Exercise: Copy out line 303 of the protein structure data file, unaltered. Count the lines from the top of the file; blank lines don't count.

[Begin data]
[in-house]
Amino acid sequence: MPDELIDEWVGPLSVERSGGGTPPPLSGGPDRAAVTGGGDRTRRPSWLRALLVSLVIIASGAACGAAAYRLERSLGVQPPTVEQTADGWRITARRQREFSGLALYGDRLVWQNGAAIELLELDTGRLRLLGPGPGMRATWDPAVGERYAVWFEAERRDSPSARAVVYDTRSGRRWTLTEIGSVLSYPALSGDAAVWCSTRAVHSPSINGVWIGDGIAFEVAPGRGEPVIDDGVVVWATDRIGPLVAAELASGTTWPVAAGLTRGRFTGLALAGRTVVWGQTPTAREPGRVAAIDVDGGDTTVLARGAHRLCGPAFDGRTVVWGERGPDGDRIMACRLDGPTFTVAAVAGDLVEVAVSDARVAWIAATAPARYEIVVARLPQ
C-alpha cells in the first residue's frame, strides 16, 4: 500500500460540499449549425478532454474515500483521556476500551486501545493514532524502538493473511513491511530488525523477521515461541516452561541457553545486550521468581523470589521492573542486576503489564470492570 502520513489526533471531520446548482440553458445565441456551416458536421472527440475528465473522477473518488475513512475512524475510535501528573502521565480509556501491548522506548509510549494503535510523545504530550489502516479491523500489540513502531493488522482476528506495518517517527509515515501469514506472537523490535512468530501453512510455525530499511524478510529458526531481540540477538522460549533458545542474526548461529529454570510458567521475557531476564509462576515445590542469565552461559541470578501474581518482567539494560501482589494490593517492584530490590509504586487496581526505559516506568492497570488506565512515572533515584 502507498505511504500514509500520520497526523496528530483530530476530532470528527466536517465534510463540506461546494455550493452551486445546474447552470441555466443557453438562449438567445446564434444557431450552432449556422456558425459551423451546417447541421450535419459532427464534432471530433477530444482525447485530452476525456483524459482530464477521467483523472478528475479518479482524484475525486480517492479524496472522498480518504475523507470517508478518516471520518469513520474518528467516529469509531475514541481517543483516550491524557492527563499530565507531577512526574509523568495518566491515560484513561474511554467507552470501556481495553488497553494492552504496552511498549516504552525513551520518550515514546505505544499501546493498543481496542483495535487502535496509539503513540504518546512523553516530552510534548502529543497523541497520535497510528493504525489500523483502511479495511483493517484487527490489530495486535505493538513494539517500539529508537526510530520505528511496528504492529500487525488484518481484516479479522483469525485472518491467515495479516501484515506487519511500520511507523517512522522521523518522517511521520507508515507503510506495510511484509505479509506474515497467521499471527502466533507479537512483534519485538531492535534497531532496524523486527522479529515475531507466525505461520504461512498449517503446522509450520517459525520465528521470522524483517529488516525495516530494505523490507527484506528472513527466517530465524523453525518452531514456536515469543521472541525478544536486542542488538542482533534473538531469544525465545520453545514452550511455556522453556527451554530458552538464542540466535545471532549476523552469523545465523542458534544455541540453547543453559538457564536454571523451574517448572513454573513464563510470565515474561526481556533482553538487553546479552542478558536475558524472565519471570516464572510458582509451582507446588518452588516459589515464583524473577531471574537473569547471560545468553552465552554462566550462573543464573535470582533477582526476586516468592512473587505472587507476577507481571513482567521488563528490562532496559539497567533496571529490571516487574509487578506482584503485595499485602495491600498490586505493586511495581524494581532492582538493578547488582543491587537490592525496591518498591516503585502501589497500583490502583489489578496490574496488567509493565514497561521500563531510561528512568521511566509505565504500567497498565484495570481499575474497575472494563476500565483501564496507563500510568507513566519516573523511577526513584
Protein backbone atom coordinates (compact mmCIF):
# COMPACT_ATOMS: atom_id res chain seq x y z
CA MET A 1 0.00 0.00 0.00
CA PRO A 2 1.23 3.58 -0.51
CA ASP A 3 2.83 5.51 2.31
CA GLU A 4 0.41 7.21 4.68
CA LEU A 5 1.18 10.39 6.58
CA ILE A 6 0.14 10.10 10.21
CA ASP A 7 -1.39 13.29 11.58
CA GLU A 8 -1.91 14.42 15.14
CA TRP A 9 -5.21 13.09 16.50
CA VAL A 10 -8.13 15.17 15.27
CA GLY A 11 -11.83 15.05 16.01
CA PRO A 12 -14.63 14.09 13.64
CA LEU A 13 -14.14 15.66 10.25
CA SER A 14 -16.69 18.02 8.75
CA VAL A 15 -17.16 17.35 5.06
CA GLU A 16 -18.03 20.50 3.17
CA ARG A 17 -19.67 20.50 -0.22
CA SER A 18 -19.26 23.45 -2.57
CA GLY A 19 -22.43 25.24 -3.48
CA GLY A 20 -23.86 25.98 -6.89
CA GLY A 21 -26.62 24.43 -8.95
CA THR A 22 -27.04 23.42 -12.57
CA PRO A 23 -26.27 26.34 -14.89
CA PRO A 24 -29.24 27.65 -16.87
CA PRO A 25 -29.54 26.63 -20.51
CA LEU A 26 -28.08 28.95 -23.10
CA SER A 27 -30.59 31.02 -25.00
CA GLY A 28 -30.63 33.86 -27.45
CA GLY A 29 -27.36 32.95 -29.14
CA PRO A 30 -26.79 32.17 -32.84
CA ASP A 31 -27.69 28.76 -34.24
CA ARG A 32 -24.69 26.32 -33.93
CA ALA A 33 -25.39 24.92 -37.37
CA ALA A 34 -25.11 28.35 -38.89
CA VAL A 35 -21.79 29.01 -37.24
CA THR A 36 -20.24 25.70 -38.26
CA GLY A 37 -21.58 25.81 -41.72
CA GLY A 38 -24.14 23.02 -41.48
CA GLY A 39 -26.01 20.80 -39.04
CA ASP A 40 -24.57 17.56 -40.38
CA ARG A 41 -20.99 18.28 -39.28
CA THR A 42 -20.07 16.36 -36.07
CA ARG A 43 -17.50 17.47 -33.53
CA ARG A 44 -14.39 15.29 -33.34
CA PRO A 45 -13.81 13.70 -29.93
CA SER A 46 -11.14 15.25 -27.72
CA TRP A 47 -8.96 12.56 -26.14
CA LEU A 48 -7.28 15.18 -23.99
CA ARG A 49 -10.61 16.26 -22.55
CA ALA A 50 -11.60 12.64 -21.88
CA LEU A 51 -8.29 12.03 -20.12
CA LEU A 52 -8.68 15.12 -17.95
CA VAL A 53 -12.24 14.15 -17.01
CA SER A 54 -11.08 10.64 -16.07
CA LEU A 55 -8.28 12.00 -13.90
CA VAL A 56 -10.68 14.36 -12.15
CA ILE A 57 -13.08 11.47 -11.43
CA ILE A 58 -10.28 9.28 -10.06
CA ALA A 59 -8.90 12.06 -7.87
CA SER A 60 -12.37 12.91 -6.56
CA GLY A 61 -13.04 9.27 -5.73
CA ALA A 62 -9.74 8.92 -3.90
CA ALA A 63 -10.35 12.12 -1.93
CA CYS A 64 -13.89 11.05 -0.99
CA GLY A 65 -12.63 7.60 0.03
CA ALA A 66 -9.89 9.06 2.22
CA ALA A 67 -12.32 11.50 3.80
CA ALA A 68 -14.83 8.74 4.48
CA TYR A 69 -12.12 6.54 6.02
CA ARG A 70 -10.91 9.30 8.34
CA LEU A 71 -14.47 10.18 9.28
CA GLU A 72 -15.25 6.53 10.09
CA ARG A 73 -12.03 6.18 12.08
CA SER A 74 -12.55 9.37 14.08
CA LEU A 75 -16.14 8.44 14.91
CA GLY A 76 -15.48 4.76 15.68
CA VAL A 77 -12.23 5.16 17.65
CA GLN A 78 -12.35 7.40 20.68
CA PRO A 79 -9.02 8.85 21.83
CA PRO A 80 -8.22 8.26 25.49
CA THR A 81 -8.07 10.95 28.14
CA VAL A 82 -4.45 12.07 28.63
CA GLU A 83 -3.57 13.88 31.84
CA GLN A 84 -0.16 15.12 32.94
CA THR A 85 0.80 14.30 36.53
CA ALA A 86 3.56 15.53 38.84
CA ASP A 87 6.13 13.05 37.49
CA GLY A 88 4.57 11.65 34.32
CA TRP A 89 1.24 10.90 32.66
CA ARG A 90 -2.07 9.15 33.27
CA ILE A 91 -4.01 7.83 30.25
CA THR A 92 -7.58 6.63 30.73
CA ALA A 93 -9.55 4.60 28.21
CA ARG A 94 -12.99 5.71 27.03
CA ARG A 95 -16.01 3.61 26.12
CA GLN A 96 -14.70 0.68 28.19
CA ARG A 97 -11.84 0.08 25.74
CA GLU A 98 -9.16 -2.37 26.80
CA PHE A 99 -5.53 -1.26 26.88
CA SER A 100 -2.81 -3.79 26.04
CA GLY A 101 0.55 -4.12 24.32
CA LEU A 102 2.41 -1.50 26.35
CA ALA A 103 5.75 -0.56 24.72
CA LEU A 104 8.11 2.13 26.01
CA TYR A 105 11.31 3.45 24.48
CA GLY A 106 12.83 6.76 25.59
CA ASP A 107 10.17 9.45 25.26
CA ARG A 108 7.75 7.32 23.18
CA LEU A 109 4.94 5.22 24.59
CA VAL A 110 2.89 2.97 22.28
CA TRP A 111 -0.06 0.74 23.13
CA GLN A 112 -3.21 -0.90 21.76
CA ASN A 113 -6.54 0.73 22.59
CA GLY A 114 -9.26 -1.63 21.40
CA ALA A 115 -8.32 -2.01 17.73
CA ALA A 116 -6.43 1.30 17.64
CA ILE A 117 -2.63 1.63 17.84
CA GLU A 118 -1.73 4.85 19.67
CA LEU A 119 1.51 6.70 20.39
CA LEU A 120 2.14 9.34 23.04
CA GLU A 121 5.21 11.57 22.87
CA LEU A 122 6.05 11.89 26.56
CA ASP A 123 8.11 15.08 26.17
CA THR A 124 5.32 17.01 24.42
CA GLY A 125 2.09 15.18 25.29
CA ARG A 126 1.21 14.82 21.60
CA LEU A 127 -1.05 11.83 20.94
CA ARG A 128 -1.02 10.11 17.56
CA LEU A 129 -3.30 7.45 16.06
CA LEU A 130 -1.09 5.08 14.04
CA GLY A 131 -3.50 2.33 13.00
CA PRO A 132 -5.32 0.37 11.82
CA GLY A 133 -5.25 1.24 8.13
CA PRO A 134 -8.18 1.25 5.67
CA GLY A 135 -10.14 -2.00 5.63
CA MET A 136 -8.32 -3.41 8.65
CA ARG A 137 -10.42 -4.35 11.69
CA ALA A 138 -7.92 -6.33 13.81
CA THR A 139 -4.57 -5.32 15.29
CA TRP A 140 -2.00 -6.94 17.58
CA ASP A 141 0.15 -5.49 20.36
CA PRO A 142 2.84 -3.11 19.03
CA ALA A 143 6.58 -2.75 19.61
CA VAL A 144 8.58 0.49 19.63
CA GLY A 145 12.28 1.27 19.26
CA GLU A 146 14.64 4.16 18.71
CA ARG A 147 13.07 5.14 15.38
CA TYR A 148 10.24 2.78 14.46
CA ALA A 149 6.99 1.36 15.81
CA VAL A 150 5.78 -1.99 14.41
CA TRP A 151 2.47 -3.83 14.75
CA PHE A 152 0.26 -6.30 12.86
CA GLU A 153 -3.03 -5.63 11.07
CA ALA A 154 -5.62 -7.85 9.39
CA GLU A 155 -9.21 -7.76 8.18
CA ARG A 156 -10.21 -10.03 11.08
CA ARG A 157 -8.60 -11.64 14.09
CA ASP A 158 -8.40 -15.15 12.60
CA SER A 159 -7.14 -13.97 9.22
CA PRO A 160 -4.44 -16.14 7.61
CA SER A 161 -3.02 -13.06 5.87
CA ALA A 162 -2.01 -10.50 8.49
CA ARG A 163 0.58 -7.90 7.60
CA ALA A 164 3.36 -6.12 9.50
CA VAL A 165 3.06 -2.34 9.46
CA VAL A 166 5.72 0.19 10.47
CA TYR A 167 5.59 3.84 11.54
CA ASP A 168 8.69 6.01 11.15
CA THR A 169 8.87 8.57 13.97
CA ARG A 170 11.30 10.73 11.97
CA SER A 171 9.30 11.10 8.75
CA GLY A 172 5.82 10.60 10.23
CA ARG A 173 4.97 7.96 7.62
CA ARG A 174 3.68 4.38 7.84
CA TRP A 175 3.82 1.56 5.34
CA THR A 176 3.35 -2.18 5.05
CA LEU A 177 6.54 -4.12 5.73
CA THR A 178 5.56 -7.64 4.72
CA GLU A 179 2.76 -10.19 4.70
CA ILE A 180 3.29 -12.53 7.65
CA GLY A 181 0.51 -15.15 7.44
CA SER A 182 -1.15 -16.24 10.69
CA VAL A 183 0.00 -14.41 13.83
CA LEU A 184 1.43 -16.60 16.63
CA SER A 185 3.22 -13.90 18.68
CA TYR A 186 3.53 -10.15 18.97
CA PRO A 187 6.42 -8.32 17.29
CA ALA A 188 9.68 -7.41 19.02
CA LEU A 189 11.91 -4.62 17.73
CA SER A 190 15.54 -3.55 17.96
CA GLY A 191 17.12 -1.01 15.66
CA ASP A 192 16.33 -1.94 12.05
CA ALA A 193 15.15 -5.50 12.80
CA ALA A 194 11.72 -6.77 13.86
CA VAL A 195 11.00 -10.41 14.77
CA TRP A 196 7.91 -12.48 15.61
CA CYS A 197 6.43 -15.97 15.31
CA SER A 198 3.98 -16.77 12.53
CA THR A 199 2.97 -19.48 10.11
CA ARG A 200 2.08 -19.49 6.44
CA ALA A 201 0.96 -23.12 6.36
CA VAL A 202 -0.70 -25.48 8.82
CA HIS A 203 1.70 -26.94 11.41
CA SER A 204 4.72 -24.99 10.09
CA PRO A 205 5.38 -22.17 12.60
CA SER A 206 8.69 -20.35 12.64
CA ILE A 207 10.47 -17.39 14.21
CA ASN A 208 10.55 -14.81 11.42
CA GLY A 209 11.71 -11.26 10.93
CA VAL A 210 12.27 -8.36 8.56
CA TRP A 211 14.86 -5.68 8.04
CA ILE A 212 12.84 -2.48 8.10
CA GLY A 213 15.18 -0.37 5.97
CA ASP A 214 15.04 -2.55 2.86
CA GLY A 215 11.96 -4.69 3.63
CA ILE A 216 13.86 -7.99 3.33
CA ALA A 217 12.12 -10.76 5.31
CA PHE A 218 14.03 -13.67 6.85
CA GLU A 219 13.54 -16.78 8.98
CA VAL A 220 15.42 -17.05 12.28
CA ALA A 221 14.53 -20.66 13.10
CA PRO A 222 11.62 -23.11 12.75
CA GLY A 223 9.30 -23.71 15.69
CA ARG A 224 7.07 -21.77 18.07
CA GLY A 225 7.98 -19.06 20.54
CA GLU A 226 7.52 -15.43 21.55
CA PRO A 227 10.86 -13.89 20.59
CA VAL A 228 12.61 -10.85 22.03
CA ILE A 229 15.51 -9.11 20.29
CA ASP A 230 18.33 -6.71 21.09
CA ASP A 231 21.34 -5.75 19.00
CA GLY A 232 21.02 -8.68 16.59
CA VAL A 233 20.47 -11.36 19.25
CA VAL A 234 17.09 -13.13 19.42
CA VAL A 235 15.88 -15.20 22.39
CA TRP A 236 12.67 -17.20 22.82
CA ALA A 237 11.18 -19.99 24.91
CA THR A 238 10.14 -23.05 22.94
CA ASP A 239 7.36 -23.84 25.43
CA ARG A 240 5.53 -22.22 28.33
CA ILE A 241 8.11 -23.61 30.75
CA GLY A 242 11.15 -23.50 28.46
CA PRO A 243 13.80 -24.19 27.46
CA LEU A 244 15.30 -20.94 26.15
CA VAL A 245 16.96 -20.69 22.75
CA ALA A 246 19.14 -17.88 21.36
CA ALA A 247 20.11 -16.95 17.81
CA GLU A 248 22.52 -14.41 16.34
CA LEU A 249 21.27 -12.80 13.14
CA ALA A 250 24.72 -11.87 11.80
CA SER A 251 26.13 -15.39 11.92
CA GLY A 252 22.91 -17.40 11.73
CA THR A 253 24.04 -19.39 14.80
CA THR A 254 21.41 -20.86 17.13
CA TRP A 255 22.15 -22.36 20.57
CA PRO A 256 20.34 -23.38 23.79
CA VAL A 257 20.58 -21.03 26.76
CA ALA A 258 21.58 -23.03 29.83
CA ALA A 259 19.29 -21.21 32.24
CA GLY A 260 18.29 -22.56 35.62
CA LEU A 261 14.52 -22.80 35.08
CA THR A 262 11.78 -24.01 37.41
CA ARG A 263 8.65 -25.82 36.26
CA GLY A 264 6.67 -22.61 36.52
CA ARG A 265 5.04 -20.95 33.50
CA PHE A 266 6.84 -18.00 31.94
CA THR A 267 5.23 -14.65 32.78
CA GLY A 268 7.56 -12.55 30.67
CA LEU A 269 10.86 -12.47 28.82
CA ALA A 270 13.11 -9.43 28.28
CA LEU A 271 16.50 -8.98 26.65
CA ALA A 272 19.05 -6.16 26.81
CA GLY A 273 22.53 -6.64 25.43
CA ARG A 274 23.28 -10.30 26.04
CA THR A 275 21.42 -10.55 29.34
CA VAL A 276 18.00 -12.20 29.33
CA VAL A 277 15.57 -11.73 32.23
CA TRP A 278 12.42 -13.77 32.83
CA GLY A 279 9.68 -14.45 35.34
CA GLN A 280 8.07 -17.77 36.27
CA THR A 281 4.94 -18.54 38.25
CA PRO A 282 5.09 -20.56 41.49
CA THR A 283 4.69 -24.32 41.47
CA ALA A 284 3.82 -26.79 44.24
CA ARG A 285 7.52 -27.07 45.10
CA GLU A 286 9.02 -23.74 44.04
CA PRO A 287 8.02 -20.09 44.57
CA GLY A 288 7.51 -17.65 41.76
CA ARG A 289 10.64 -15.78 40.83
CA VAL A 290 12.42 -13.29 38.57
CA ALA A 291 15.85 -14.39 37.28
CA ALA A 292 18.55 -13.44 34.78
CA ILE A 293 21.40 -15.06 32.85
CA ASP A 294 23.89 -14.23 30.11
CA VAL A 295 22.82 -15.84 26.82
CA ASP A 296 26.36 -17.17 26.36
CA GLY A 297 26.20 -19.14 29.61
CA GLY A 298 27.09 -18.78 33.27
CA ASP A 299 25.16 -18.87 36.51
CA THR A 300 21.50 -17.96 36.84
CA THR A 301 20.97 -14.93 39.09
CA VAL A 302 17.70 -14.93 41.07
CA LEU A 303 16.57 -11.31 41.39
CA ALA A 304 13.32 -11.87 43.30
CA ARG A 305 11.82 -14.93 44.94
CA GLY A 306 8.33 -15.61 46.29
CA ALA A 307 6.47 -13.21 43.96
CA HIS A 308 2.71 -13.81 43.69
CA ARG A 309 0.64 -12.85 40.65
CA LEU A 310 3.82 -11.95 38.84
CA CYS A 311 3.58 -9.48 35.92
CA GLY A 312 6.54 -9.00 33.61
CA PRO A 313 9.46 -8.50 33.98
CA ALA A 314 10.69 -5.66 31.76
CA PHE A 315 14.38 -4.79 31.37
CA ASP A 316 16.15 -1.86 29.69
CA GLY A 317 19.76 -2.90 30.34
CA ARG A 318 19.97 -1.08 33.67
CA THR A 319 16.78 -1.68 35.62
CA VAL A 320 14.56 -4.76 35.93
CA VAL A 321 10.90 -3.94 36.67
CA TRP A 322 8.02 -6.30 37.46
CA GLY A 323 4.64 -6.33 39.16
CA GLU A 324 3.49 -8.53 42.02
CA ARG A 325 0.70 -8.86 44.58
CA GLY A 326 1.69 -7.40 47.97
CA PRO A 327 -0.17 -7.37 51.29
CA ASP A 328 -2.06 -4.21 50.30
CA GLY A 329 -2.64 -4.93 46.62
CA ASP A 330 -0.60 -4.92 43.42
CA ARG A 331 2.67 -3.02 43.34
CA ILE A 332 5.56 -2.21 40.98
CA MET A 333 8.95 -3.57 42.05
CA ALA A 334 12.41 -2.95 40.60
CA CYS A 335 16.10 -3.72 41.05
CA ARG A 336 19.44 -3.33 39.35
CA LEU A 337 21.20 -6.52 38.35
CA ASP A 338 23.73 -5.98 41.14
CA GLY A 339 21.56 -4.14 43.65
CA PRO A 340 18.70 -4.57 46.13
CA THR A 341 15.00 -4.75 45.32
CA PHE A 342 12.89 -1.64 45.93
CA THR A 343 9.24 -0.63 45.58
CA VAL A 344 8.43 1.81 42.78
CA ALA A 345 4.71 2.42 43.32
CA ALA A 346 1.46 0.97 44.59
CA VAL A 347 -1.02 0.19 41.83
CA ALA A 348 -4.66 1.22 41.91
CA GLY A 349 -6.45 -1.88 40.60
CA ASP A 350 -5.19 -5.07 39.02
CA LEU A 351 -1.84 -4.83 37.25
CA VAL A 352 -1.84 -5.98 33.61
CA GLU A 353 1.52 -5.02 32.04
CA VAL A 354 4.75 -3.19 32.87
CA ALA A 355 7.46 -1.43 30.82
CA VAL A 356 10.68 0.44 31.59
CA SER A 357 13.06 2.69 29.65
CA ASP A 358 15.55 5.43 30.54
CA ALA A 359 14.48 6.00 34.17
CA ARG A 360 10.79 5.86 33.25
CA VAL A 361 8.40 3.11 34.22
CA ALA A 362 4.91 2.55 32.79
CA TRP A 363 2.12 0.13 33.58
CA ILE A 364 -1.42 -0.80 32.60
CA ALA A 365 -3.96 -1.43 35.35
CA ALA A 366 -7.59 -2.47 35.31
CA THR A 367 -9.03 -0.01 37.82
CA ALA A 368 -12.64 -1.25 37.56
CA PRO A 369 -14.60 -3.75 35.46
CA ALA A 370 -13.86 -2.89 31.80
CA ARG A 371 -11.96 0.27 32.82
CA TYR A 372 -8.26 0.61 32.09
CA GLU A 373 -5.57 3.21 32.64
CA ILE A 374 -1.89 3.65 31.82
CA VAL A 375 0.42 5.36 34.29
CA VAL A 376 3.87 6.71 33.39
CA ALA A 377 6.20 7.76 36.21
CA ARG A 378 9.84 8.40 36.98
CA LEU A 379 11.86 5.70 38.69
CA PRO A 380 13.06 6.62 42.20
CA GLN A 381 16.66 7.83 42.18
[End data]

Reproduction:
CA GLY A 298 27.09 -18.78 33.27